Last Saturday, I received a rather disturbing chain message from a friend on my BlackBerry. It essentially said that in light of the government’s fuel price hike plan, there would be mass demonstrations on Friday, March 27 that would be as severe as the May 1998 riots.
Not long after the message, I received more of the same, from a dozen or so of my BlackBerry contacts. I then learned, using an analytical tool, that hundreds of thousands had clicked on the same message.
But the rumor about the March 27 riots did not end there. There was another message, not as widely spread, that was much worse. The message, which was in the form of a blog entry, claimed that it was written on behalf of a radical religious group, perhaps insinuating that the writer had inside information.
The author wrote that at least two well-known organizations notorious for their unruly conduct, including his group, were ready to commit systematic attacks on an atrocious scale against a particular ethnic group.
The entry contained threatening words like raid and rape. As we all know, both messages turned out to be bogus. The police said that there were about 127 demonstrations across Indonesia on Friday, involving close to 88,000 protesters but the nation was hardly paralyzed and it was nothing like 1998.
While there were scattered clashes between protesters and police, Friday was relatively tame. Such viral messages, though, create a dilemma for society. On the one hand, people like to know if something big is going to happen and Friday’s protests were definitely something big. Many people believed the scary messages going around and stayed home as a precaution.
However, such messages also create an unnecessary feeling of unease. With information traveling faster than light, it is very easy for people to spread false news, and it is easier than ever for people to receive it. Rumors get amplified quickly and uncertainty results.
The March 27 text claimed that public anger over a possible fuel price increase was on a par with the atmosphere of crisis and panic that occurred in 1998. This is just not true.
First of all, the nation took to the streets at that time because they were propelled by the 1997 economic crisis.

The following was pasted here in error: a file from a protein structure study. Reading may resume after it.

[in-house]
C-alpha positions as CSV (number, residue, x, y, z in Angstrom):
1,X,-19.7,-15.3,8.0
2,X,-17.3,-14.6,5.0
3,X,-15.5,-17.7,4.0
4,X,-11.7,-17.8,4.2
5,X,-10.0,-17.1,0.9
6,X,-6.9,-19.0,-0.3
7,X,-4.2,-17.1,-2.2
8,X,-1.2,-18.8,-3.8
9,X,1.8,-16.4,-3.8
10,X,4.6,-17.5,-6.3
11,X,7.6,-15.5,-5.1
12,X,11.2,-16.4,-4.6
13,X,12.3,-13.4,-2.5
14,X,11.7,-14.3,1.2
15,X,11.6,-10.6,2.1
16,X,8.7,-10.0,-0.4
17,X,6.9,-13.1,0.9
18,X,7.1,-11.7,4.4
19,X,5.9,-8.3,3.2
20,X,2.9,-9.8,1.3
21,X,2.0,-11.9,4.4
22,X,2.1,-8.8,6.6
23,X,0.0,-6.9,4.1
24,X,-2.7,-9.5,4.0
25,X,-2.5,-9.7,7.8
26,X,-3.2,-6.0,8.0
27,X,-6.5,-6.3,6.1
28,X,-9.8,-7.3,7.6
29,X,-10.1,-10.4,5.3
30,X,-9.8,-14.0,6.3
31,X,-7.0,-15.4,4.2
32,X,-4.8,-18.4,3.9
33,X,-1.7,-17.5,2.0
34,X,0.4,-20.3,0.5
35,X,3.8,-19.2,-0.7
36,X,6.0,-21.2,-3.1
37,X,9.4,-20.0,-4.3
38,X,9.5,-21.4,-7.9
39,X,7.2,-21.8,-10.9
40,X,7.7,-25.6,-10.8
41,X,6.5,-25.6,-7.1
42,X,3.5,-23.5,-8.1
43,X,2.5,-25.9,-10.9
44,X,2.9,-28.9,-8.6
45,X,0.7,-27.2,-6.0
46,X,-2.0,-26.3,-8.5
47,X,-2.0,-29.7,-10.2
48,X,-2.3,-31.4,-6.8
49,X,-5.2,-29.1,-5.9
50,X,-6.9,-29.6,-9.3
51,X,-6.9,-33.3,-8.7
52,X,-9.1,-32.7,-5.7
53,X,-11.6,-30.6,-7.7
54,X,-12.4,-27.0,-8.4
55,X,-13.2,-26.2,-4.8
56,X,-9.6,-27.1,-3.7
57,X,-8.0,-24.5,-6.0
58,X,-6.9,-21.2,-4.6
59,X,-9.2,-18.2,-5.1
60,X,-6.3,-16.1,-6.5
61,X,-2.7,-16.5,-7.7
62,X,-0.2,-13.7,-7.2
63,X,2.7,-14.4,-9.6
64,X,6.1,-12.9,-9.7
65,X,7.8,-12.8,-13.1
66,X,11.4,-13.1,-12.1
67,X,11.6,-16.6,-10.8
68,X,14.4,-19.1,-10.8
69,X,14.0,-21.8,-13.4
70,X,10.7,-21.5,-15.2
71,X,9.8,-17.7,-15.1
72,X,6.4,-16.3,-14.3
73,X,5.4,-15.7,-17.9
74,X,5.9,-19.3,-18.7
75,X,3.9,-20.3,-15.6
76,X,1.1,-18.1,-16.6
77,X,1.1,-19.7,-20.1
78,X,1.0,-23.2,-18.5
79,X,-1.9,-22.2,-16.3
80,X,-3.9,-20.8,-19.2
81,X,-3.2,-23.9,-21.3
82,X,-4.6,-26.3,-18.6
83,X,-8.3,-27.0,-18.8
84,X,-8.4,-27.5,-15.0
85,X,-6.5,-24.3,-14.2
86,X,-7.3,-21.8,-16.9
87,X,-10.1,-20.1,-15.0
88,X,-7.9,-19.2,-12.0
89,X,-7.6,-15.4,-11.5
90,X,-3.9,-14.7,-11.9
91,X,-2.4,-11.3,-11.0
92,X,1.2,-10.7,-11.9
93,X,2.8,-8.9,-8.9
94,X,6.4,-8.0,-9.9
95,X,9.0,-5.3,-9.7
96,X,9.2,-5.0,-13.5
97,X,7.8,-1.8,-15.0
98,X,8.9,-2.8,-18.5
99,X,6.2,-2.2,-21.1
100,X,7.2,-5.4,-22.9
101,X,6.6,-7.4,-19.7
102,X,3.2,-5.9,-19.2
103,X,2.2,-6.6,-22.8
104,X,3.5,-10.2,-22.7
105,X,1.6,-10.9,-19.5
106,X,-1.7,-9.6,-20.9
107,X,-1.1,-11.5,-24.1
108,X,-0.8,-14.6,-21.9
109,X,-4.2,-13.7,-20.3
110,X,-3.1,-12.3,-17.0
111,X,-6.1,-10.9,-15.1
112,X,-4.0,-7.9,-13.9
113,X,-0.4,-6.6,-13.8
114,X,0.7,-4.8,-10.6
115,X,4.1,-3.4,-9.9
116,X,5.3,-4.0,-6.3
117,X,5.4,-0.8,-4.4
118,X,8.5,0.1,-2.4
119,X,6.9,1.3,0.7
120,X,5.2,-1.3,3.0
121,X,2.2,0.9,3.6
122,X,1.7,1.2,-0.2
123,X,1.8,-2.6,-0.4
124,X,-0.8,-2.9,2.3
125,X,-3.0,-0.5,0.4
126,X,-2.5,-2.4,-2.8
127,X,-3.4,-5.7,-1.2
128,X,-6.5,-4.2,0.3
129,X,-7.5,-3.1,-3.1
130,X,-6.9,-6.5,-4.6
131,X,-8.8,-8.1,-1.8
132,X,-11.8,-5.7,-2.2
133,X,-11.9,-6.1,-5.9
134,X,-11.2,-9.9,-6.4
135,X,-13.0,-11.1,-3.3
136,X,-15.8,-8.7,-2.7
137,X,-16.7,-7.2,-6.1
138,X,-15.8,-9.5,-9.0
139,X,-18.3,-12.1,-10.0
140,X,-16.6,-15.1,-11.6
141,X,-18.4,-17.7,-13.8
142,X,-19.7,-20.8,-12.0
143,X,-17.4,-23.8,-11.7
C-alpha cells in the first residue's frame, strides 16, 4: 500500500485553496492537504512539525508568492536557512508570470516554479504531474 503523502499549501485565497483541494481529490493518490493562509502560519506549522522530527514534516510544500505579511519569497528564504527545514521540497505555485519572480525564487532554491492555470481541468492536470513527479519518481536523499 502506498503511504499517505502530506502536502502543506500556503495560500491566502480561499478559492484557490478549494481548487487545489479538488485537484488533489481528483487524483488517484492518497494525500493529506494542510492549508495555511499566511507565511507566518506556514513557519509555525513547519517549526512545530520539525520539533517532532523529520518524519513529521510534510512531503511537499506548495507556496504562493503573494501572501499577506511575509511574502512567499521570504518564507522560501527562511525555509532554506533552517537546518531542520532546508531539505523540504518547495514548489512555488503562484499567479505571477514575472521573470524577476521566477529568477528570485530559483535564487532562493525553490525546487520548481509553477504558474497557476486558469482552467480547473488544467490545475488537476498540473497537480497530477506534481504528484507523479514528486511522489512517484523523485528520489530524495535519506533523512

Secondly, students back then were trying to overthrow a dictator who had been oppressing the country for 32 years.
Combined, the people were united with the student movement, and thus the protesters were seen as heroes willing to risk their lives to change the fate of the nation.
The current demonstrations are of a different nature.
To start with, the economy is much better than in 1998, despite the evident disparity between the rich and the poor. There are those who support the movement, and there are those who oppose it — this is the reality.
Secondly, the students claim that they’re trying to topple a government because it has failed to make the country prosperous three years after coming into office.
I say three years because these students probably were happy with President Susilo Bambang Yudhoyono during his first five-year term. While the students of 1998 forced the change that brought democracy to Indonesia, the current student activists are trying to hinder democracy by not respecting the terms set by elections, a democratic process.
We live in age of instant communication. While this is a major benefit for all of us, the destructive rumor mongering of the past week proved that we’re also one click away from information chaos.
This was a completely bizarre claim because that movement then were born out of different causes than today’s issues. The message sent through the BlackBerry even said that the March 27 movement was inspired by the Egypt revolution that brought down former dictator Hosni Mobarak.
Again, this is somewhat misleading. We had that about 14 years ago, the day the brave students toppled Suharto. So the March 27 messages did not only create a short-term scare, but also could mislead one’s perception about the bigger theme.